Health officials advised beachgoers that it's safe to swim again.
Update: Advisory lifted
On Friday, the state lifted the all advisories for Siesta. Florida Department of Health officials received test results for samples that meet criteria set by the Environmental Protection Agency and state recreational water standards on Friday, Oct. 30.
The Florida Department of Health issued an advisory against water activities on Thursday, Oct. 29 at Siesta Beach after finding elevated levels of harmful bacteria in the water there.
According to a Sarasota County press release, the Florida Department of Health, which monitors water quality, may receive the results of follow up tests as early as Friday, Oct. 30, at which point it will determine whether or not to issue an “all clear.”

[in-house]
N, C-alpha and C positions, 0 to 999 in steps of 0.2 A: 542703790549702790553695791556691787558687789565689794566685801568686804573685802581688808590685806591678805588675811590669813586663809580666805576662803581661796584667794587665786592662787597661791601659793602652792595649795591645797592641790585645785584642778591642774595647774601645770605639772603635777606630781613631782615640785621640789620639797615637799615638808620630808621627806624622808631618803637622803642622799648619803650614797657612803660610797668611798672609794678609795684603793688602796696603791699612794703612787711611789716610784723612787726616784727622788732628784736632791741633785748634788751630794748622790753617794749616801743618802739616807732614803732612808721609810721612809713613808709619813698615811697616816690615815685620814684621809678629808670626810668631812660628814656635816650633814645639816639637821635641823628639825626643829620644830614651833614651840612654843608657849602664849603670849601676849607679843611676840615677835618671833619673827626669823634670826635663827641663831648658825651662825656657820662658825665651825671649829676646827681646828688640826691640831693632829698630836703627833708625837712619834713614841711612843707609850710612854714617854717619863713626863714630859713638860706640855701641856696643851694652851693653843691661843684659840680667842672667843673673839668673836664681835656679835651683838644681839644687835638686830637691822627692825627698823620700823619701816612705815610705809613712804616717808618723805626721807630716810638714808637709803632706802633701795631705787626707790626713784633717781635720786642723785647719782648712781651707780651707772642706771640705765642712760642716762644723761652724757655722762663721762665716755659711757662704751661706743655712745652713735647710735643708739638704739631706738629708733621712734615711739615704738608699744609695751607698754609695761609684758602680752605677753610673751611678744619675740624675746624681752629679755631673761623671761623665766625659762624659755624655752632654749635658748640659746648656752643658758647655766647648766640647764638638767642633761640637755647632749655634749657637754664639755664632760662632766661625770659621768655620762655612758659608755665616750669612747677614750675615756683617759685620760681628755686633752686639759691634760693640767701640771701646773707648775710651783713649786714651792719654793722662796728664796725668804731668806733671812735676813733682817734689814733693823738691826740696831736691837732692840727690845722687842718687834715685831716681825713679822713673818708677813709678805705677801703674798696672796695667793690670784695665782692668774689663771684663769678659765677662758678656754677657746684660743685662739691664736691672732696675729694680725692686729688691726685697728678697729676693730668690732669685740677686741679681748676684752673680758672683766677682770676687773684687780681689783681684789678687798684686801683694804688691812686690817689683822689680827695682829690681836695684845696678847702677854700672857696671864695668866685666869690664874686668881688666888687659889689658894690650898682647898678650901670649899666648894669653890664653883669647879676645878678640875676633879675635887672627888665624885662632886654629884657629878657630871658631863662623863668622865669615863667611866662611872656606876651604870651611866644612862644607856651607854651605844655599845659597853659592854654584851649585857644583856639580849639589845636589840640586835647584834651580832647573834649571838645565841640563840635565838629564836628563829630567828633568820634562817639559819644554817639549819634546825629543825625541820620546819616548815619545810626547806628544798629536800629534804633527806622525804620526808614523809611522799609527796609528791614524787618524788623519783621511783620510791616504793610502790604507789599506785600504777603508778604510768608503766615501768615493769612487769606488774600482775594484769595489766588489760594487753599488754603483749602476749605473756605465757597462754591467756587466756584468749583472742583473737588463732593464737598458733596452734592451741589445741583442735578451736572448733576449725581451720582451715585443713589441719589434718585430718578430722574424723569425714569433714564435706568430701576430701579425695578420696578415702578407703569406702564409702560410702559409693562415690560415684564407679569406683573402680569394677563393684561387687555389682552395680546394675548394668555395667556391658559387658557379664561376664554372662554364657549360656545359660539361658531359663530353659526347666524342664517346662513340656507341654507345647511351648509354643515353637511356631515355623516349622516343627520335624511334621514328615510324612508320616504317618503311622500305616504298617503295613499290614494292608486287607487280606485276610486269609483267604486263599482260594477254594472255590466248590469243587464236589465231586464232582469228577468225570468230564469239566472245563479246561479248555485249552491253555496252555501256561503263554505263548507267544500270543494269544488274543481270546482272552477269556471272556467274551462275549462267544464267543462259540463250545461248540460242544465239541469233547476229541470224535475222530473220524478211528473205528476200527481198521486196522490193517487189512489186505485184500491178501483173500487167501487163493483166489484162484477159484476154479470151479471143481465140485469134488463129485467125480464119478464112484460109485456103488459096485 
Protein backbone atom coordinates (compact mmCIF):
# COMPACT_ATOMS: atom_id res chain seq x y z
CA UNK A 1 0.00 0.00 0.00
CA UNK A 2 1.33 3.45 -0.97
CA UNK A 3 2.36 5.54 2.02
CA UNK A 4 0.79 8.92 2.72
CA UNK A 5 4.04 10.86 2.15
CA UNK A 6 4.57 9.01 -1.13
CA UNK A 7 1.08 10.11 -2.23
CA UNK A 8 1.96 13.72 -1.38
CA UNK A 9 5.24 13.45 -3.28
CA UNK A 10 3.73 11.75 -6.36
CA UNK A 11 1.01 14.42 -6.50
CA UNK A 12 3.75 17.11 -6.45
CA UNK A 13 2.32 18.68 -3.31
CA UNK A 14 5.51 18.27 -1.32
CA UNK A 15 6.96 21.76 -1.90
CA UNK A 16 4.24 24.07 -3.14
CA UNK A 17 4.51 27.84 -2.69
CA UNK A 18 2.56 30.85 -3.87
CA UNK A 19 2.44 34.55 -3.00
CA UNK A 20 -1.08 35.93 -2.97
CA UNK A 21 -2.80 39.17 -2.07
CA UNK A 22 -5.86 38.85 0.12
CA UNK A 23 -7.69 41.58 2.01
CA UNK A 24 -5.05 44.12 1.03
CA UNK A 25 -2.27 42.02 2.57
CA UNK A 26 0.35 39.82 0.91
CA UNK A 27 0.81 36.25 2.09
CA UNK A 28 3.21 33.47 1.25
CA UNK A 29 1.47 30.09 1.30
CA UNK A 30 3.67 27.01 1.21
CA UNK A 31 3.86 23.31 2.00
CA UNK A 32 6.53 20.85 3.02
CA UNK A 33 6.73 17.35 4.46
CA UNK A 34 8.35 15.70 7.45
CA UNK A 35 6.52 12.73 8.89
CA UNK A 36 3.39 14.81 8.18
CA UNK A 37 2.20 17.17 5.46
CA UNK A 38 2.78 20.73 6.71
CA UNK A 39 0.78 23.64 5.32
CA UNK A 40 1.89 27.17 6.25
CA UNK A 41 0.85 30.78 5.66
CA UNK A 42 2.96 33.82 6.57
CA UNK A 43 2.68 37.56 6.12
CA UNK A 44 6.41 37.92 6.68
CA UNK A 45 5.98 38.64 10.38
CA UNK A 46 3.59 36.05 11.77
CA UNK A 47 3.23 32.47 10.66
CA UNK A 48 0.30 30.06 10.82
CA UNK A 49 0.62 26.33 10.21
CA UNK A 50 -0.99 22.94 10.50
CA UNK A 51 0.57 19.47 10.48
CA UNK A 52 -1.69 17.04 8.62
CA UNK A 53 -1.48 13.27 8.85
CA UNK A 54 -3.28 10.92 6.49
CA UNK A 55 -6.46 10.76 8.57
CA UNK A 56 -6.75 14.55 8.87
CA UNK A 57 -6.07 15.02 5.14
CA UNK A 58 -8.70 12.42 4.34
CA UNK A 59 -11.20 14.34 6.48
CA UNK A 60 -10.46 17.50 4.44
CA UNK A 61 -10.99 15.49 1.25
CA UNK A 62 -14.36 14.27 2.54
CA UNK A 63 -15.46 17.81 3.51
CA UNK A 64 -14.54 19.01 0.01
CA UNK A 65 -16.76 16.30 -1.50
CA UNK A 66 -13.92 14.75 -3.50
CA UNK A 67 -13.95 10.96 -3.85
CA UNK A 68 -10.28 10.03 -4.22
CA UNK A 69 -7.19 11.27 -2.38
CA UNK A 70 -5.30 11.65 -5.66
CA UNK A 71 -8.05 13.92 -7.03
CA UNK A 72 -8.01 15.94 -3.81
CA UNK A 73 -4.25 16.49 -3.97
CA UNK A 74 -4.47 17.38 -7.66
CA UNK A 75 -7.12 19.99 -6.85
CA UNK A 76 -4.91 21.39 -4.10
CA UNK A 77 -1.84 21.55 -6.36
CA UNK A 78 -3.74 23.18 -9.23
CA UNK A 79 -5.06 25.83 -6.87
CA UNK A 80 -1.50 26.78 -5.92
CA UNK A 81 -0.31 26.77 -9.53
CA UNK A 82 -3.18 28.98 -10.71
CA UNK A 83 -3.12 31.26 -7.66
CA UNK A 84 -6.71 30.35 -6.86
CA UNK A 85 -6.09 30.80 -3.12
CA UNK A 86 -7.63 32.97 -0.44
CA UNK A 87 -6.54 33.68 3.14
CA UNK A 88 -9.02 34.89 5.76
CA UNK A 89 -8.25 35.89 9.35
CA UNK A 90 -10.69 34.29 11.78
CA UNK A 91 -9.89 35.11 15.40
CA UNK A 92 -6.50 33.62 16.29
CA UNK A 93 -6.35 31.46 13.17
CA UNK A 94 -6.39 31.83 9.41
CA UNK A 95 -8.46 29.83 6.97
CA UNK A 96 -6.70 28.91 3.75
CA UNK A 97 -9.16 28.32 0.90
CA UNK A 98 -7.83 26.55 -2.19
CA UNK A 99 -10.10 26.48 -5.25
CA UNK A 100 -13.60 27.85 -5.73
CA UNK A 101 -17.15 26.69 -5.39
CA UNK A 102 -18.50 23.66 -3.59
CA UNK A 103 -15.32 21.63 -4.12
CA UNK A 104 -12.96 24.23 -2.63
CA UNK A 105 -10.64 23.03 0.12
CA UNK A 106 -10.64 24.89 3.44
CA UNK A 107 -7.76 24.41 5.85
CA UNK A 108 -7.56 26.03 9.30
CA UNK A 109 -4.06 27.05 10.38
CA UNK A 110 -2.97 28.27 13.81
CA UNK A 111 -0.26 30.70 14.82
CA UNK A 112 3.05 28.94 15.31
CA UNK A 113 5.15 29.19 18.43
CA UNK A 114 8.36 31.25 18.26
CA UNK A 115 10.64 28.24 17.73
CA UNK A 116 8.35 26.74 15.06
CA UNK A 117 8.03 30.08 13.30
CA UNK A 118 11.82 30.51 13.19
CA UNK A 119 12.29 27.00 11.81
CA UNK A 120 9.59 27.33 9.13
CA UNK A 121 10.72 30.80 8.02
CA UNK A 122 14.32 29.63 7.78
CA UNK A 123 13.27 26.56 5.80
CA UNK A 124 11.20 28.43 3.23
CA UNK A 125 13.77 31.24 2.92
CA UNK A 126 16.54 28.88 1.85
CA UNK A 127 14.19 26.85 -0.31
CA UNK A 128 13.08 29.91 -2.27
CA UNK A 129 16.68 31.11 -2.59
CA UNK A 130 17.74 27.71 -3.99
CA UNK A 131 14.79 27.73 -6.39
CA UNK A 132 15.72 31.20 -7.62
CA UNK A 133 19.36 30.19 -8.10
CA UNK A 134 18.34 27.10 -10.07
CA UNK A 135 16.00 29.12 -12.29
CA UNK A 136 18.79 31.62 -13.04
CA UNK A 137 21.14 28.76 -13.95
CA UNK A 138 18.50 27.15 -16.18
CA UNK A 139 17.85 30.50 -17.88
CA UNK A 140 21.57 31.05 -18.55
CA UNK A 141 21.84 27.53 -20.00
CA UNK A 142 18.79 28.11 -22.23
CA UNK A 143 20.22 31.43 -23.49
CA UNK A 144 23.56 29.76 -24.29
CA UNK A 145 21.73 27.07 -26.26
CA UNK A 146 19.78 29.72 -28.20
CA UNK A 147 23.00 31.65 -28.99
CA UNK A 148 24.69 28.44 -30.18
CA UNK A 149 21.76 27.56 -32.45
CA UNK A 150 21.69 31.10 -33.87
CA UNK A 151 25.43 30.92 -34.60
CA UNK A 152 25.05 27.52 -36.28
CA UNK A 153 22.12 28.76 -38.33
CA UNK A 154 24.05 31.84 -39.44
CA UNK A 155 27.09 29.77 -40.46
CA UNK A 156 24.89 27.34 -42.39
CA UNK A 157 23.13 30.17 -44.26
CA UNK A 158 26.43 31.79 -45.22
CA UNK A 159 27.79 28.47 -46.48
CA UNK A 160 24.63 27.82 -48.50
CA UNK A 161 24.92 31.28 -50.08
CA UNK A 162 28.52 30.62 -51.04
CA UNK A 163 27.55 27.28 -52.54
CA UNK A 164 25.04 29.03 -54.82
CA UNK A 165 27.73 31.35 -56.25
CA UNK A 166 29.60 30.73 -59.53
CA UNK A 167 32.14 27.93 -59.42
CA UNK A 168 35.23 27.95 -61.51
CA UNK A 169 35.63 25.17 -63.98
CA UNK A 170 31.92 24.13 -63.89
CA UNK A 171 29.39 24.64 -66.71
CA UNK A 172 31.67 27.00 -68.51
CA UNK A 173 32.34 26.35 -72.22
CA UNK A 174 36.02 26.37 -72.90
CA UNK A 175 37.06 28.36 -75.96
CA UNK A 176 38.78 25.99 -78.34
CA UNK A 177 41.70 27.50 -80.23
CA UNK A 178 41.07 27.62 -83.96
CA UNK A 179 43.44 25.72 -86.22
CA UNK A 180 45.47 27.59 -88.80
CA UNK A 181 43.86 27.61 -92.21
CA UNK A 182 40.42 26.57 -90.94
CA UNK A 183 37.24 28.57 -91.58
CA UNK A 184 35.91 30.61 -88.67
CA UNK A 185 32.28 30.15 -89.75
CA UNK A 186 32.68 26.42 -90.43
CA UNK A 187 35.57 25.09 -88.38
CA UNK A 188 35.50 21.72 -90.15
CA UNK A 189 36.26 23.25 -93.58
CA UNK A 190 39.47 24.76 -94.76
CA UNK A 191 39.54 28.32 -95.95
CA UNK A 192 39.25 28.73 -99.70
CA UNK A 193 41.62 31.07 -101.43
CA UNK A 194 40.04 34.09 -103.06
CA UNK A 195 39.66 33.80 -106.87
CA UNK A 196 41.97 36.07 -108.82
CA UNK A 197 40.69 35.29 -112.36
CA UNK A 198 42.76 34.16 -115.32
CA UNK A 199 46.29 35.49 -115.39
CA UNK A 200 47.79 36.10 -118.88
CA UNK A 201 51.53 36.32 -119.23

Siesta beach remains open, but people should avoid water activities, according to the Department of Health.
Department of Health Sarasota Environmental Administrator Tom Higginbotham said in that press release, “When these bacteria are detected in high concentrations in recreational waters, there is a risk that some people who swallow water while swimming or have contact with water entering the skin through a cut or sore may become ill with gastrointestinal illnesses, infections or rashes.”
Enteric bacteria, the same kind that caused the “no swim” advisory, live in the intestines of humans and animals, according to the Enviromental Protection Agency, and their presence correlates with health effects in people.
According to the press release, officials believe bacteria levels could have been elevated because of high surf, decaying matter in wrack lines, large numbers of shore birds feeding, and recent, heavy rains that wash pet waste and pollutants into the gulf.
Nearby beaches where bacteria was found within acceptable limits include North and South Lido beaches, Bird Key Park, Turtle Beach and several south county beaches.
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